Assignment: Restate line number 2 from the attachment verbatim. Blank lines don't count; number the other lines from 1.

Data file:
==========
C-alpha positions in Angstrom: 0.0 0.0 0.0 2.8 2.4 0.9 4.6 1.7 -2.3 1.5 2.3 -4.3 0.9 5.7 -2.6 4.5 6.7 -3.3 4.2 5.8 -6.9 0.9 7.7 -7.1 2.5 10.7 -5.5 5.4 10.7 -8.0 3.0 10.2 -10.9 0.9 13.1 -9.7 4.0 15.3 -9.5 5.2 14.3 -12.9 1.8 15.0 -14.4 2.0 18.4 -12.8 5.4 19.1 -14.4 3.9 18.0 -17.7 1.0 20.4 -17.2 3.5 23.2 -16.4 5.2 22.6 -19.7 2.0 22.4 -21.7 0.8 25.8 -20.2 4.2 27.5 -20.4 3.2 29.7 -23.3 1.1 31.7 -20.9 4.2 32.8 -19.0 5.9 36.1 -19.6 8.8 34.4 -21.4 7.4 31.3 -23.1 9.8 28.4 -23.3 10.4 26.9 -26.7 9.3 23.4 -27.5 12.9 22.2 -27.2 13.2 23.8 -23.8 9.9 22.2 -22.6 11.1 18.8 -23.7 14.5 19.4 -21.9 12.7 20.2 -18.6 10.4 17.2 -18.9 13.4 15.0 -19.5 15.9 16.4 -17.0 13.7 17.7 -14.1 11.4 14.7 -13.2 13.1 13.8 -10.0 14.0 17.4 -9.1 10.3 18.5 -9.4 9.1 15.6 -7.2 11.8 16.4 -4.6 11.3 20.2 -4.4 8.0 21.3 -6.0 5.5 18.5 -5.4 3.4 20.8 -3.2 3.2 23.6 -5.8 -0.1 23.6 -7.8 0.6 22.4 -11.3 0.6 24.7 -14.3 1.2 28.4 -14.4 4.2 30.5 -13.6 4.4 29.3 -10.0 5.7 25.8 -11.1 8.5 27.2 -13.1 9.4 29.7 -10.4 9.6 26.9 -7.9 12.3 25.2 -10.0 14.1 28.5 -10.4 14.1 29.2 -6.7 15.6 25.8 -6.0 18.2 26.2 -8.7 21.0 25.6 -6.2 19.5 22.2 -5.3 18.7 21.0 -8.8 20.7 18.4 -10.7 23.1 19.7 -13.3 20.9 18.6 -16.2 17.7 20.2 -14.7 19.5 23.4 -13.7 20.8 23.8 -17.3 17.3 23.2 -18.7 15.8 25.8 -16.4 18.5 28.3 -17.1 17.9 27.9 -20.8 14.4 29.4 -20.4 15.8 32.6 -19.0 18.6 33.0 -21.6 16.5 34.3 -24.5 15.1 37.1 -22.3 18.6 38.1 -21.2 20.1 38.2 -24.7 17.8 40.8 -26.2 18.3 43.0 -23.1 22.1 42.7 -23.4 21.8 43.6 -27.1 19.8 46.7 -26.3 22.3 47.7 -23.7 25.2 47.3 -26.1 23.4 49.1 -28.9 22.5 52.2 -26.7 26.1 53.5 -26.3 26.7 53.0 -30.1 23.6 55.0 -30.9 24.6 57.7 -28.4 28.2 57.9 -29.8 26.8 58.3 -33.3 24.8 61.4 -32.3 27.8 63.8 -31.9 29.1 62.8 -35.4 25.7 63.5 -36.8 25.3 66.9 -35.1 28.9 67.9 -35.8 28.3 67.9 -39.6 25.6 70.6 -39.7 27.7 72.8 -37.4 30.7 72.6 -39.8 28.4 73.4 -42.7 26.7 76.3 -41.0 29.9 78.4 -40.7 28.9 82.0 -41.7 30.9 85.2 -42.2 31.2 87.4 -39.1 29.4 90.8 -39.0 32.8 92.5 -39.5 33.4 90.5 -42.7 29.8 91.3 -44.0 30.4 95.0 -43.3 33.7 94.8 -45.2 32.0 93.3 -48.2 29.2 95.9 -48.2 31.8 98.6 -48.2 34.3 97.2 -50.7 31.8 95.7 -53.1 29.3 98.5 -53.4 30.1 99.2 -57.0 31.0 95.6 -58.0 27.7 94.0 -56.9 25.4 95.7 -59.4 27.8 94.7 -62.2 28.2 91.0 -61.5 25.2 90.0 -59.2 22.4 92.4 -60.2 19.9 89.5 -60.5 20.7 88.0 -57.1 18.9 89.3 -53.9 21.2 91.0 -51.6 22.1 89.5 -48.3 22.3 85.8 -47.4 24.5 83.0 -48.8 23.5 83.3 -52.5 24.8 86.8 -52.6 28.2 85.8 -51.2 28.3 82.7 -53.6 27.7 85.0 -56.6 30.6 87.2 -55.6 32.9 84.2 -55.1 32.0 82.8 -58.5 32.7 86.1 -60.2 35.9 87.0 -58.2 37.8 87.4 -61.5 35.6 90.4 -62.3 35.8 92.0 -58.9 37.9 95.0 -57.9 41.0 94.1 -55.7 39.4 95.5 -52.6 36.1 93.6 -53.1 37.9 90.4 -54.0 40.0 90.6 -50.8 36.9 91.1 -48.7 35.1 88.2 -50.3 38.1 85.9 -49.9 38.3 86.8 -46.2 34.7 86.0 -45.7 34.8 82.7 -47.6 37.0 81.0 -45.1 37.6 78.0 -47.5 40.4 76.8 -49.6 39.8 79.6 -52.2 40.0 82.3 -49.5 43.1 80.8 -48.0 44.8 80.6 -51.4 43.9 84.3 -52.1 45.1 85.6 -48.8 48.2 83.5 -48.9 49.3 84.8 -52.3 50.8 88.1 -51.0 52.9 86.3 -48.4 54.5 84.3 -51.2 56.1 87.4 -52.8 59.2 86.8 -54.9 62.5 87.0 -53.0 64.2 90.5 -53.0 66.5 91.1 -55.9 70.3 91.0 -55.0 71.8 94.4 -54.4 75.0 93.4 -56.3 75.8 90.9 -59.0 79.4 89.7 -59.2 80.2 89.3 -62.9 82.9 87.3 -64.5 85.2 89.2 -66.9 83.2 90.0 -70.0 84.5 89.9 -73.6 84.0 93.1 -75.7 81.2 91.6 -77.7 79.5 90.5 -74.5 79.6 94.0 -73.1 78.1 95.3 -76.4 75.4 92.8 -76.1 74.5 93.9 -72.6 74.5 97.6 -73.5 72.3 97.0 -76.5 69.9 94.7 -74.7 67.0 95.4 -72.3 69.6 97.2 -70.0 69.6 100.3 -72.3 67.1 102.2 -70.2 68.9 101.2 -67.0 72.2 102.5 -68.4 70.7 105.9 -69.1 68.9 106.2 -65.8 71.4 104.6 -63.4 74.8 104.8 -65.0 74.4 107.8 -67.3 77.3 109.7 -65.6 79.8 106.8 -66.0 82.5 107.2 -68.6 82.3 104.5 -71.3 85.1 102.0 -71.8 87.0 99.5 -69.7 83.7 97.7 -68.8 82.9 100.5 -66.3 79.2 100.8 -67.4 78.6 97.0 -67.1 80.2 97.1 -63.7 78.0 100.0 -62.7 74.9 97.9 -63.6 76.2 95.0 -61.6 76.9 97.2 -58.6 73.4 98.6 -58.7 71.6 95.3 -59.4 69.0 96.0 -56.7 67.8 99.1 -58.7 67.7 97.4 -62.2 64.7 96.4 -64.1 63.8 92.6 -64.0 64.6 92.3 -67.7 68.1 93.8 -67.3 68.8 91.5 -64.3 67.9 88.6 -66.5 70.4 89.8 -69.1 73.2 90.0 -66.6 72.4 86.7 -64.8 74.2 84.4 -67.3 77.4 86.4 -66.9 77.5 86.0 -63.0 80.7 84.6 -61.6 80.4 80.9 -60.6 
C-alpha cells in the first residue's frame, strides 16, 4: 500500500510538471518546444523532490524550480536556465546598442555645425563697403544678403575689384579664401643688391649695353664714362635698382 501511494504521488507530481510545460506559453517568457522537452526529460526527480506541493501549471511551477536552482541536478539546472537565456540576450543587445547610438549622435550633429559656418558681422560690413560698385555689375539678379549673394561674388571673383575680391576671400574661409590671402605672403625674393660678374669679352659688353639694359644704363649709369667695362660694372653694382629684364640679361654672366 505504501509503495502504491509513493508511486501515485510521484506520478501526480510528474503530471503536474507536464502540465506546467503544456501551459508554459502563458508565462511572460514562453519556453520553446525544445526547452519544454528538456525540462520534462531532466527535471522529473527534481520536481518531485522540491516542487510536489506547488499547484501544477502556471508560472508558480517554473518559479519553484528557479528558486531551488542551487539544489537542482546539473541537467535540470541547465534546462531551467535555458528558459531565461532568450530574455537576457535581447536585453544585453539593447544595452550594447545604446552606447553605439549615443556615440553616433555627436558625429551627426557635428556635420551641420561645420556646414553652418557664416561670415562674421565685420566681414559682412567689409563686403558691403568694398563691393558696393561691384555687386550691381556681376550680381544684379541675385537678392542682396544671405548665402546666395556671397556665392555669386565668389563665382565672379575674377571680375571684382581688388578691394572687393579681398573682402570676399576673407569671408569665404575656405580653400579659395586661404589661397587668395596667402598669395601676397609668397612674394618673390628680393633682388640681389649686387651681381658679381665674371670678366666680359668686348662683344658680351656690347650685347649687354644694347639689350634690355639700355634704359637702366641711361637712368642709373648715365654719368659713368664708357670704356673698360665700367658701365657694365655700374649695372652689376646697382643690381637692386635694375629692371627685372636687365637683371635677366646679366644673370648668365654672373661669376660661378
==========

C-alpha cells in the first residue's frame, strides 16, 4: 500500500510538471518546444523532490524550480536556465546598442555645425563697403544678403575689384579664401643688391649695353664714362635698382 501511494504521488507530481510545460506559453517568457522537452526529460526527480506541493501549471511551477536552482541536478539546472537565456540576450543587445547610438549622435550633429559656418558681422560690413560698385555689375539678379549673394561674388571673383575680391576671400574661409590671402605672403625674393660678374669679352659688353639694359644704363649709369667695362660694372653694382629684364640679361654672366 505504501509503495502504491509513493508511486501515485510521484506520478501526480510528474503530471503536474507536464502540465506546467503544456501551459508554459502563458508565462511572460514562453519556453520553446525544445526547452519544454528538456525540462520534462531532466527535471522529473527534481520536481518531485522540491516542487510536489506547488499547484501544477502556471508560472508558480517554473518559479519553484528557479528558486531551488542551487539544489537542482546539473541537467535540470541547465534546462531551467535555458528558459531565461532568450530574455537576457535581447536585453544585453539593447544595452550594447545604446552606447553605439549615443556615440553616433555627436558625429551627426557635428556635420551641420561645420556646414553652418557664416561670415562674421565685420566681414559682412567689409563686403558691403568694398563691393558696393561691384555687386550691381556681376550680381544684379541675385537678392542682396544671405548665402546666395556671397556665392555669386565668389563665382565672379575674377571680375571684382581688388578691394572687393579681398573682402570676399576673407569671408569665404575656405580653400579659395586661404589661397587668395596667402598669395601676397609668397612674394618673390628680393633682388640681389649686387651681381658679381665674371670678366666680359668686348662683344658680351656690347650685347649687354644694347639689350634690355639700355634704359637702366641711361637712368642709373648715365654719368659713368664708357670704356673698360665700367658701365657694365655700374649695372652689376646697382643690381637692386635694375629692371627685372636687365637683371635677366646679366644673370648668365654672373661669376660661378